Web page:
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Contributors to this collection, edited by Claire Potter and Renee Romano, consider the wide range of challenges the practice of contemporary history poses. These essays address sources like television and video games, the ethics of writing about living subjects, questions of privacy and copyright law, and the possibilities that new technologies offer for writing history. Doing Recent History offers guidance and insight to any researcher considering tackling the not-so-distant past. Buy the Book
- Academic Cog
- Bully Bloggers
- Center of Gravitas (GayProf)
- Chapati Mystery
- Confessions of a Community College Dean
- Constitutionally Speaking
- Corey Robin
- Crooked Timber
- Dame Eleanor Hull
- Easily Distracted
- The Edge of the American West
- Ferule & Fescue
- Joe. My. God.
- Lawyers, Guns and Money
- Legal History Blog
- Madwoman With a Laptop
- New Deal 2.0
- New Kid on the Hallway
- Nursing Clio
- Pat Griffin's LGBT Sport Blog
- Reassigned Time 2.0
- Religion in American History
- University Diaries
- We Are Respectable Negroes
- American Historical Association Blog
- Chronicle of Higher Education
- Inside Higher Ed
- Juan Cole's Informed Comment
- Ms. Magazine
- National Public Radio
- New York Times
- States of Devotion
- Ta-Nehisi Coates/ The Atlantic
- The Book (The New Republic)
- The Book Bench
- The Daily Kos
- The Nation
The Chronicle Blog Network, a digital salon sponsored by The Chronicle of Higher Education, features leading bloggers from all corners of academe. Content is not edited, solicited, or necessarily endorsed by The Chronicle. More on the Network...
Claire Potter's is the first book to look at the structural, legal, and cultural aspects of J. Edgar Hoover's war on crime in the 1930s, a New Deal campaign which forged new links between citizenship, federal policing, and the ideal of centralized government.
War on Crime reminds us of how and why our worship of violent celebrity hero G-men and gangsters came about and how we now are reaping the results.Buy the Book
Author Archives: Claire Potter
September 10, 2013, 10:35 am
The latest argument for reducing all faculty to positions to piece work performed by casual laborers is this study out of Northwestern University claiming, according to the title given to it by The Atlantic, that “Tenured Professors Make Worse Teachers.”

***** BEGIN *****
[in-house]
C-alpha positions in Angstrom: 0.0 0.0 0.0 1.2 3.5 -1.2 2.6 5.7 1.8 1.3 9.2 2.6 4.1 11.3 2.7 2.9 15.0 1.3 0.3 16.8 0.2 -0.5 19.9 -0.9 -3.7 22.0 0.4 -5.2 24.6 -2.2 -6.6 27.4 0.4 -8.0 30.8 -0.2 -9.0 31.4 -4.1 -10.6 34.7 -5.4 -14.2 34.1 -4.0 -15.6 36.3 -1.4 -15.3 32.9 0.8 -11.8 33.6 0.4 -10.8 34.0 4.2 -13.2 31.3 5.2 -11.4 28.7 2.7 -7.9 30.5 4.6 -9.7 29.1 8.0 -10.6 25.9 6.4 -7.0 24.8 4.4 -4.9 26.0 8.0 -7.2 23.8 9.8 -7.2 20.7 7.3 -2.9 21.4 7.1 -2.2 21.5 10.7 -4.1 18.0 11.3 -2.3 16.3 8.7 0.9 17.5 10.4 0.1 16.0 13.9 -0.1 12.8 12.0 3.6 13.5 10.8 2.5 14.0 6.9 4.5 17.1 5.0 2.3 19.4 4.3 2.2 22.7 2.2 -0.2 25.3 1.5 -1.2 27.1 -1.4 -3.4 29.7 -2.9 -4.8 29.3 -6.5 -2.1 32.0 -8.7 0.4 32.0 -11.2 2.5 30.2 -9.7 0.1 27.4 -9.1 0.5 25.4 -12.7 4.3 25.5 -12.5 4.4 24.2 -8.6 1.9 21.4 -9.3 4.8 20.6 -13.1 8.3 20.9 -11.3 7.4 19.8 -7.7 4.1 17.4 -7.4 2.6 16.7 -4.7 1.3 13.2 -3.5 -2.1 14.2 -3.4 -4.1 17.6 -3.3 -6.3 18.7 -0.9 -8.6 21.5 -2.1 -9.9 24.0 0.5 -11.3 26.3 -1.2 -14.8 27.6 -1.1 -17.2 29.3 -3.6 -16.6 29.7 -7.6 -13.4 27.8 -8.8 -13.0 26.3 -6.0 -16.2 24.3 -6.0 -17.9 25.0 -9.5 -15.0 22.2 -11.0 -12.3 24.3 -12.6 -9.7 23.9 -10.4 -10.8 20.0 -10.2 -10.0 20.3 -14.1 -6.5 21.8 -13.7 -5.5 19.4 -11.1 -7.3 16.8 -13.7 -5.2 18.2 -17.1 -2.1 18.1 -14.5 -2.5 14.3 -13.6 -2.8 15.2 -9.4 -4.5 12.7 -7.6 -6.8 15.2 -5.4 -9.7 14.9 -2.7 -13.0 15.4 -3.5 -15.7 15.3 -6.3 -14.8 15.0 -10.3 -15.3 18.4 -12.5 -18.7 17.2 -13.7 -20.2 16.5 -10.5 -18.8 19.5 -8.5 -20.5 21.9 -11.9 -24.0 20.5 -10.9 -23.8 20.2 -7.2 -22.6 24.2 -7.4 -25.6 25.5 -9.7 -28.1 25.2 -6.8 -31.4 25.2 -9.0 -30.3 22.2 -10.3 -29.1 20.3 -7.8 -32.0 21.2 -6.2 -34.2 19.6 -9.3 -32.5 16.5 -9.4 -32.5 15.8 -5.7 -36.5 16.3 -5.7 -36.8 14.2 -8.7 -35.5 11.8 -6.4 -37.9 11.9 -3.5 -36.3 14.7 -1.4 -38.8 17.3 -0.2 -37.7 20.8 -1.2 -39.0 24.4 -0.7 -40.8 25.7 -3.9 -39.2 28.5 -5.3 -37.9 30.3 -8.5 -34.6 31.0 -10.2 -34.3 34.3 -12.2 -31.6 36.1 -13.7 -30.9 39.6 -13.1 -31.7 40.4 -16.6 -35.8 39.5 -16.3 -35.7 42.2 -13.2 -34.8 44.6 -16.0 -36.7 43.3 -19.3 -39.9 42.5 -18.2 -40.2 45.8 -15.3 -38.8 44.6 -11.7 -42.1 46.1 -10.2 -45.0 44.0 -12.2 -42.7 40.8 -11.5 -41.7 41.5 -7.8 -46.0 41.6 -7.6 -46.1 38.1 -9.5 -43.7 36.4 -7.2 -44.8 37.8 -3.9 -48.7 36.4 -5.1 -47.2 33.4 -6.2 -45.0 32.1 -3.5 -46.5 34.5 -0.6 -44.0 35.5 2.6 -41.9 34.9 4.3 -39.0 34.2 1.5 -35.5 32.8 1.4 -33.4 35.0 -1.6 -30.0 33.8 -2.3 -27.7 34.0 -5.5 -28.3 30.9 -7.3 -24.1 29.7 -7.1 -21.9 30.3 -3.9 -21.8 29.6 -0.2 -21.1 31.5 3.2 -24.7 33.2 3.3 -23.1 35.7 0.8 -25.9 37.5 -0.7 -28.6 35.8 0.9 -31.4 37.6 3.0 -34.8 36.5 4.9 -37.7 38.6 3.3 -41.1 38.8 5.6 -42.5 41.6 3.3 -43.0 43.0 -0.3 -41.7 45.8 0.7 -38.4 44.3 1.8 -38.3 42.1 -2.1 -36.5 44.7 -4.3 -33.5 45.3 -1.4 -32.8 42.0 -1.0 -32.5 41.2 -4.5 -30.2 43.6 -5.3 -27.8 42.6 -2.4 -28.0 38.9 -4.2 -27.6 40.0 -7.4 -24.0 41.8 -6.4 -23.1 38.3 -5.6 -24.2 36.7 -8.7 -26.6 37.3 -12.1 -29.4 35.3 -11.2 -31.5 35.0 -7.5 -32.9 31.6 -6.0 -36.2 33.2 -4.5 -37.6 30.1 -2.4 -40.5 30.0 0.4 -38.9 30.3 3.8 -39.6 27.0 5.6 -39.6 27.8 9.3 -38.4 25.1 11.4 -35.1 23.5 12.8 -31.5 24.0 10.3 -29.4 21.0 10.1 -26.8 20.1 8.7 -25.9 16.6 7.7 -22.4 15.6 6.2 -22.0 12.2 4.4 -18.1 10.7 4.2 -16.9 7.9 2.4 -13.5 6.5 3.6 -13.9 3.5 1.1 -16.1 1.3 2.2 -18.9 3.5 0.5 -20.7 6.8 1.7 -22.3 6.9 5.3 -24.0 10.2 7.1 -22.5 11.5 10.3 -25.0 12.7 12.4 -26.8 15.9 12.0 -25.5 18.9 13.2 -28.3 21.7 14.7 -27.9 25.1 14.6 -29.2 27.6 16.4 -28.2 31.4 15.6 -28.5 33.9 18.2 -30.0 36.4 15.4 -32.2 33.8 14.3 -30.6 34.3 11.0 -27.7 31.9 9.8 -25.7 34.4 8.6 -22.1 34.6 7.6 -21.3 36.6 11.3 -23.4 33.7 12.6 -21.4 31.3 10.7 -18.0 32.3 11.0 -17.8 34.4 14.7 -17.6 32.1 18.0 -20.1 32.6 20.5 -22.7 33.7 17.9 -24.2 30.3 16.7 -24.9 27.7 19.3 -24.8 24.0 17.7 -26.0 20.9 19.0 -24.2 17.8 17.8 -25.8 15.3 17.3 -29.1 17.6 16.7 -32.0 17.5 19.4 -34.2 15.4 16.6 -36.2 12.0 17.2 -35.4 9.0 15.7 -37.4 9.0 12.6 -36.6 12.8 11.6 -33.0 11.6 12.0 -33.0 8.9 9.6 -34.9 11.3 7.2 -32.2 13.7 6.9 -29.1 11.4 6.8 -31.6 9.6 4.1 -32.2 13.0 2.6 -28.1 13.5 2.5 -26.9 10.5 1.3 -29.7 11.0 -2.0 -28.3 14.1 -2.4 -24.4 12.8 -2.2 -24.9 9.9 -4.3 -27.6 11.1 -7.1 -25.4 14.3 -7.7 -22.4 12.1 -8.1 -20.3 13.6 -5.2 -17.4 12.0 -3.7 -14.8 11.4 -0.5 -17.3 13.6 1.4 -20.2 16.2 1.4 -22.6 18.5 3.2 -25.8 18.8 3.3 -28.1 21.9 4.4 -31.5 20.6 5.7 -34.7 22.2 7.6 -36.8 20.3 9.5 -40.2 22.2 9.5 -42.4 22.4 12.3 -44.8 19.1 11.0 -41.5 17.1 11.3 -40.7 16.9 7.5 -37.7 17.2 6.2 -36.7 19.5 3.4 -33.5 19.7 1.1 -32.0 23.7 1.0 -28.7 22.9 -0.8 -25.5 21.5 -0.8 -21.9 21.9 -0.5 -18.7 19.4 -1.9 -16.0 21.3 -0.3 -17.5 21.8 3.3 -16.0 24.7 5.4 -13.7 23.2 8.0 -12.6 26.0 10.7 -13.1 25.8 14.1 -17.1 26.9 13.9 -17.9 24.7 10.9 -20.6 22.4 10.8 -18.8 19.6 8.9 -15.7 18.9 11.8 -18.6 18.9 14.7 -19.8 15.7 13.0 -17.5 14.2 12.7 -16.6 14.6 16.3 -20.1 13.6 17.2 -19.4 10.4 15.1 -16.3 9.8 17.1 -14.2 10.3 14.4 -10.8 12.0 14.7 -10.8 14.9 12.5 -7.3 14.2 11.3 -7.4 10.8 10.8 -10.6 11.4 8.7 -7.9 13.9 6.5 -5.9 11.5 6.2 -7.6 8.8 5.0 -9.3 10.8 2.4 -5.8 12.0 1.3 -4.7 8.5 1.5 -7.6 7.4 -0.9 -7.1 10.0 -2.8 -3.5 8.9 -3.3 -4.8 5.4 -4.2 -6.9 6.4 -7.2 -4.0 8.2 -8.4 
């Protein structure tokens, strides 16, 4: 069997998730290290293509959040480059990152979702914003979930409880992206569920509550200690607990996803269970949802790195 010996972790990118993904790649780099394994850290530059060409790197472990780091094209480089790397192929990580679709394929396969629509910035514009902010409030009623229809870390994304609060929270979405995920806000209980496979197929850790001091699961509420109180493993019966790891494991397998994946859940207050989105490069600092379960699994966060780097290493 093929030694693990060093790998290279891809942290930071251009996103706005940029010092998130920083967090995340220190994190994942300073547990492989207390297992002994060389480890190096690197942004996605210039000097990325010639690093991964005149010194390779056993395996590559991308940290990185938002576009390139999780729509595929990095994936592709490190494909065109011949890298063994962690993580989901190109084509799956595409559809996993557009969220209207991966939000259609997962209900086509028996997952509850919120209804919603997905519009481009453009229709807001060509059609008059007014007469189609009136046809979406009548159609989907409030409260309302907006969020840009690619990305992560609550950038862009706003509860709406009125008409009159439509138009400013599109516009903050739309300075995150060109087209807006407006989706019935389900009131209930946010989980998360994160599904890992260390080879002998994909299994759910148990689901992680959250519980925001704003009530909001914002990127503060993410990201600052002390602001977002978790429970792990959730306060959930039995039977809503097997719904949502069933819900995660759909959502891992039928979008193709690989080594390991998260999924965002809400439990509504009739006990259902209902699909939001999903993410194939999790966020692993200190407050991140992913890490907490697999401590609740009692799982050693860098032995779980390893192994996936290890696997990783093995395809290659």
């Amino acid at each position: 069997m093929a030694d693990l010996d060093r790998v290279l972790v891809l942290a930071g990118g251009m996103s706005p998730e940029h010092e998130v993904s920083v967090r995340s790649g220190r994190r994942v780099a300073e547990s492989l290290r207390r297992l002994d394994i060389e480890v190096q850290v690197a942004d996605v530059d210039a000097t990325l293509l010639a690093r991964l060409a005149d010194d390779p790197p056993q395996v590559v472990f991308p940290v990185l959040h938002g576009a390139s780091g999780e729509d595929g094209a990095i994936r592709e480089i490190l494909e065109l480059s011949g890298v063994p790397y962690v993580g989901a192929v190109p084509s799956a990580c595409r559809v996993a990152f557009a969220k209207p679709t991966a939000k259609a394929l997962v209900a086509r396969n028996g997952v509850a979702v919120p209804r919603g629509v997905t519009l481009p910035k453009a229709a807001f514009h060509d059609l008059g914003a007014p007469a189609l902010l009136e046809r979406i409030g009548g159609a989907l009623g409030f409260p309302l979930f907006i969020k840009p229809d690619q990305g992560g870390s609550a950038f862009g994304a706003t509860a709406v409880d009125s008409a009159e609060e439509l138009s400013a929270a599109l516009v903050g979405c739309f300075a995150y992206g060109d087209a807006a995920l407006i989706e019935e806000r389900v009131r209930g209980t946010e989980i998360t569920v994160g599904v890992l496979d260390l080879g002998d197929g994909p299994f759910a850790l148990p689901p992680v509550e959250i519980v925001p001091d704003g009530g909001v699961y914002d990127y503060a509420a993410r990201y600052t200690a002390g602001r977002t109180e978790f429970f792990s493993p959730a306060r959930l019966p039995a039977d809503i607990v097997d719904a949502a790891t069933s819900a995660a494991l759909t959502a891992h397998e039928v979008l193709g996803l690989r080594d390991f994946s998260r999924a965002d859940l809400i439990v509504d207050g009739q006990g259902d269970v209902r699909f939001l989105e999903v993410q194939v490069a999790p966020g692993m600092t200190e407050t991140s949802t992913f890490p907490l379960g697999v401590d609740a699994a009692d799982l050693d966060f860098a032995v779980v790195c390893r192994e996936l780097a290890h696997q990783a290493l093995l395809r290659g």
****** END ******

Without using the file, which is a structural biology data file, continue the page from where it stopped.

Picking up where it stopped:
As Jordan Weissman writes, “Turns out, tenured and tenure-track professors underperformed on both the inspiration and preparation fronts. Controlling for certain student characteristics, freshmen were actually about 7 percent more likely to take a second course in a given field if their first class was taught by an adjunct or non-tenure professor. They also tended to get higher grades in those future courses. (more…)
September 8, 2013, 11:18 am
There’s a lot sitting on our desk at Tenured Radical, each item of which deserves its own post. But since we will be away much of the week doing research at Cornell and hanging with the History Department (Thursday, September 12, Guerlac Room in the Andrew White House, at 4:30), there may not be much attention to bloggy biz. So, without further ado, our news shorts include:
The University Without Students! If you read this week’s New Yorker puff piece on John Sexton, the president of New York University, you will realize that the future is now. The role of universities is to provide real estate for executives and law school faculty, conduct high-level negotiations with dictatorships, and move as many students abroad as possible where they can …
September 7, 2013, 12:17 pm
In a victory for academic freedom, Columbia State Community College psychology professor has been cleared of charges that an assignment on homosexuality harassed and discriminated against students of faith (HT).
The assignment, as I understand it, asked students to wear a gay pride ribbon out in public as they walked about Columbia, Tennessee. They were then to record their thoughts and observations for course credit. Although they could choose an alternative assignment, a few students felt that having it on the syllabus at all violated their religious beliefs. Although no student filed a grievance, the Alliance Defending Freedom, run by former conservative anti-pornography activist Alan Sears, filed a complaint against the professor anyway.
September 1, 2013, 10:40 am